In the epistle of James we read: ‘Is anyone sick? Let him call for the elders of the church, and let them pray over him, anointing him with oil in the name of the Lord. And the prayer of faith will save the sick, and the Lord will raise him up. And if he has committed sins, he will be forgiven’ (James 5:14-15). The controversy over these words, especially James’ injunction to the elders to pray for the sick and anoint them with oil, has been long-standing in the history of the church. It is clear that the emphasis of the passage is on prayer and forgiveness (vv.14-16a), but it is nevertheless true that James mentions that the elders are to anoint the sick person with oil. What do we make of this? It seems that there are five possibilities.
Firstly, James could be referring to the Roman Catholic sacrament of Extreme Unction: The Douai version of the Bible sees a ‘plain warrant’ for the Roman Catholic sacrament in the words of James. At first sight, this might seem convincing but we should note that James calls for the elders (plural), not the priest (singular). Also, James expects the sick person to recover, so he is obviously not referring to any last rites.
Secondly, James could be underwriting the healing ministries of the Pentecostal and charismatic churches: James does expect healing, so again this seems at first to be a reasonable reading of the text. But against this is the fact that the anointing takes place in private, not at a well-publicized healing service. Nobody is ‘slain in the spirit’ in a crowded hall. It all takes place in the privacy of the sick person’s home or perhaps at hospital. Also, it is undertaken by the ordinary officers of the church, not by special healers. There is nothing in the New Testament lists of qualifications for elders which indicates that they must possess the gift of healing (see 1 Timothy 3:1-7; Titus 1:5-9).
Thirdly, this may have been a commandment for the apostolic age alone: Matthew Henry and John Calvin both adopted this view. It runs aground, however, because the reference by James is to the ordinary office of the elders, not the extraordinary office of the apostles. There is simply nothing in the text to confine the literal nature of James’ injunction to the church of the first century.
Fourthly, the oil may represent medicine for physical healing while prayer is to be used for spiritual healing. Jay Adams suggests something along this line. It is no doubt eminently sensible, and seems to have more going for it than the first three possibilities. Oil was used for medicinal purposes. In Jesus’ parable of the Good Samaritan, for example, oil and wine were poured onto the wounds of the battered Jew (Luke 10:34). Galen, the great physician from the second century and, incidentally, an opponent of Christianity, declared that oil was ‘the best of all remedies for paralysis’. That may be so, but it is hardly true that oil is suitable for all illnesses. We need more evidence to be convinced of this interpretation.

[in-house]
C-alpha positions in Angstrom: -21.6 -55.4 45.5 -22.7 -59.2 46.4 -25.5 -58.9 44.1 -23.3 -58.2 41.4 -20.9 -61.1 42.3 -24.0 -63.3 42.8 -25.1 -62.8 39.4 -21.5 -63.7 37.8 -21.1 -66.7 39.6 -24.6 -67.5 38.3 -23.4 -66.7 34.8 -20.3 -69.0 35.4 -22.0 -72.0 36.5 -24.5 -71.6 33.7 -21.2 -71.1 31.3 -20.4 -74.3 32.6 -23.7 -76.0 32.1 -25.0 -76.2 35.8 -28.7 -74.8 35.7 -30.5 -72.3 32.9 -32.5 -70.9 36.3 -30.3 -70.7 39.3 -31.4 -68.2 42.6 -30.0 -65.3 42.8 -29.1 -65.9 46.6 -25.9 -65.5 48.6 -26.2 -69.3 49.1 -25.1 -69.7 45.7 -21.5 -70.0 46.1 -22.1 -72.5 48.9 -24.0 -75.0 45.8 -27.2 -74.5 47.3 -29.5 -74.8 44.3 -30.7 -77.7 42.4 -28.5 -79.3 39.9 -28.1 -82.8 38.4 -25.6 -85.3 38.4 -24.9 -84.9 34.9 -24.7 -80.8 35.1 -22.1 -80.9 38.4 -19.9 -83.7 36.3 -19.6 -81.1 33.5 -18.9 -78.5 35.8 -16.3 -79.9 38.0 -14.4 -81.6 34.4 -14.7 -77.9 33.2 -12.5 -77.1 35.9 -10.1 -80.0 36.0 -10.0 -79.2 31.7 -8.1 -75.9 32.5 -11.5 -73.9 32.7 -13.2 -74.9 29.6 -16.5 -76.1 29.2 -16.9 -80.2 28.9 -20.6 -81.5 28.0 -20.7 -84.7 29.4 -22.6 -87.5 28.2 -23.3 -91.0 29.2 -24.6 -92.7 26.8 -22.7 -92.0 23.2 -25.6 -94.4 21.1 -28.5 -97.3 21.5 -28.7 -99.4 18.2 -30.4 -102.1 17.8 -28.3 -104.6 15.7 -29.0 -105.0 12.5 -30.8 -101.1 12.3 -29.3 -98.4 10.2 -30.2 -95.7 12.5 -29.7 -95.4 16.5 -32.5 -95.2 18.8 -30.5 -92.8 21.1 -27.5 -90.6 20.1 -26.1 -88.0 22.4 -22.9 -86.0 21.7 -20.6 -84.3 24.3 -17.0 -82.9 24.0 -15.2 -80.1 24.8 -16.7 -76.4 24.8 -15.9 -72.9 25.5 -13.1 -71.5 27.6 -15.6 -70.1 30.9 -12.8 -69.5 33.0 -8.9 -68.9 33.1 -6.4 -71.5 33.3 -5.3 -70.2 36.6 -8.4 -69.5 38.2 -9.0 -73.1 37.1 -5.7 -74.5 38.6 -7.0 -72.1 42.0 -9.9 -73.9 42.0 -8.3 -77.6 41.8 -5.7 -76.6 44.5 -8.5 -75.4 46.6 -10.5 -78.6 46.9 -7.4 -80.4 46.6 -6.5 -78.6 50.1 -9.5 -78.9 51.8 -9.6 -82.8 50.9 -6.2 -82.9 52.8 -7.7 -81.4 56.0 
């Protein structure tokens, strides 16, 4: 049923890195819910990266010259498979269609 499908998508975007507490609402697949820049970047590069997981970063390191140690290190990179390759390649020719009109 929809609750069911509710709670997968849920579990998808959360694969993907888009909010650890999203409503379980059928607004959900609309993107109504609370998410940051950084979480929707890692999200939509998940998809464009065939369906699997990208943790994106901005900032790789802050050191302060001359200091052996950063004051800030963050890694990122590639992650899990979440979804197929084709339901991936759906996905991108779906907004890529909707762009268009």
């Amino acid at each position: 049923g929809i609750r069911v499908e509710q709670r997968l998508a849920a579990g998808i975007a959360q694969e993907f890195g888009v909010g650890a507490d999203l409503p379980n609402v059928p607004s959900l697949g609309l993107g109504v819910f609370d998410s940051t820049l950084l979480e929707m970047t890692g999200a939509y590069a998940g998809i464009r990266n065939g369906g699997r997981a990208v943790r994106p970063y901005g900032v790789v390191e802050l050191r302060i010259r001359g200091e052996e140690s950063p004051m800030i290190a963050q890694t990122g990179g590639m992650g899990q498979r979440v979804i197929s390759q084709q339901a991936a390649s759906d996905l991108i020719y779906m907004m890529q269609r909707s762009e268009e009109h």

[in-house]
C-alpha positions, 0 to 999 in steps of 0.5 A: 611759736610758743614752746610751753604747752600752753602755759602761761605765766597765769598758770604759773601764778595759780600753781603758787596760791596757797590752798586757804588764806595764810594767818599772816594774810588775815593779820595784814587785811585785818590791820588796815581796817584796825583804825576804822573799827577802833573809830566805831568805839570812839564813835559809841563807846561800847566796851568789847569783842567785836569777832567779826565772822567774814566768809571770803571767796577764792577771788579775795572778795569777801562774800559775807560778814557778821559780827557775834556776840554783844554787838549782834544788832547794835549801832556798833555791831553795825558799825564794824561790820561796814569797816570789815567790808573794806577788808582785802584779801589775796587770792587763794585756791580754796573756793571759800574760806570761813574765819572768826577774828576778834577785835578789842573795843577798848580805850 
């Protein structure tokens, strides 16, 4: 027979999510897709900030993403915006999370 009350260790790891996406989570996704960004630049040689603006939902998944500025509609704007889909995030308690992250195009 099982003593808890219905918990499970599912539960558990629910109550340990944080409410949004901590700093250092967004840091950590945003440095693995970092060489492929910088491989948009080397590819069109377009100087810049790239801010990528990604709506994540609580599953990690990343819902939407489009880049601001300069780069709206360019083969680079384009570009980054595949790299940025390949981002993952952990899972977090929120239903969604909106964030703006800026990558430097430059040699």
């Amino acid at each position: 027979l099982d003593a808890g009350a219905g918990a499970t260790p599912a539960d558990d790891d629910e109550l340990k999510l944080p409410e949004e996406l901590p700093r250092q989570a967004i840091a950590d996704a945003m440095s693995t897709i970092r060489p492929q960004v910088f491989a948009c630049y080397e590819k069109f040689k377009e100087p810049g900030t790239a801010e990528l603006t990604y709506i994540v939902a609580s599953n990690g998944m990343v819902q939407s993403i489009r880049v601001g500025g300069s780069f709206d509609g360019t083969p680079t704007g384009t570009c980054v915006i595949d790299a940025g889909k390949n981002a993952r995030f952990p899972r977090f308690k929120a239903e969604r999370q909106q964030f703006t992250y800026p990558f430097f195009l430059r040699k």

Fifthly, the oil might be a visual aid to be used in prayer for the sick. When Jesus sent out the twelve, it is said that they preached a gospel of repentance, cast out many demons, anointed with oil many who were sick, and healed them (Mark 6:12-13). This surely is what really lies behind James’ injunction. Just as the laying on of hands is a kind of physical, acted prayer, so the oil is a physical symbol of God’s comforting presence.
This fifth interpretation seems to make most sense. It takes the passage as it stands. Oil can have a calming effect on a sick person. It signifies healing, and it points us to Jesus as the Christ, the Anointed One – anointed not with oil as the Old Testament prophets, priests and kings, but with the Holy Spirit.
When Francis Schaeffer was dying of cancer, he called for the elders of the church to anoint him with oil. This did not keep him from death, but it does seem to be obeying what the text is saying. There have been only three occasions in my ministry – each in recent times – when I have carried out James 5:14-15 in the spirit of the fifth option. On each occasion there has been a noticeable improvement in the health of the person who was seriously sick, although on no occasion could a miracle be claimed.
It may be that the appeal of Roman Catholic and Pentecostal claims to healing are at least partly due to evangelical neglect of God’s ordinary ministry to our health. We have no iron-clad promises of health and wealth. Paul suffered his thorn in the flesh despite his fervent and repeated prayers that it be removed (2 Corinthians 12:7-10). Yet for all that, God has told us what to do in times of sickness. We are to call for the elders, pray for forgiveness of our sins, and have the elders anoint us with oil. God has promised to hear us and to raise us up – which, in the context, surely is referring to a physical recovery rather than death and resurrection.
We may not fully understand this passage, but we are to trust and obey even when we do not fully understand. Church elders are to pray for the sick and to anoint them.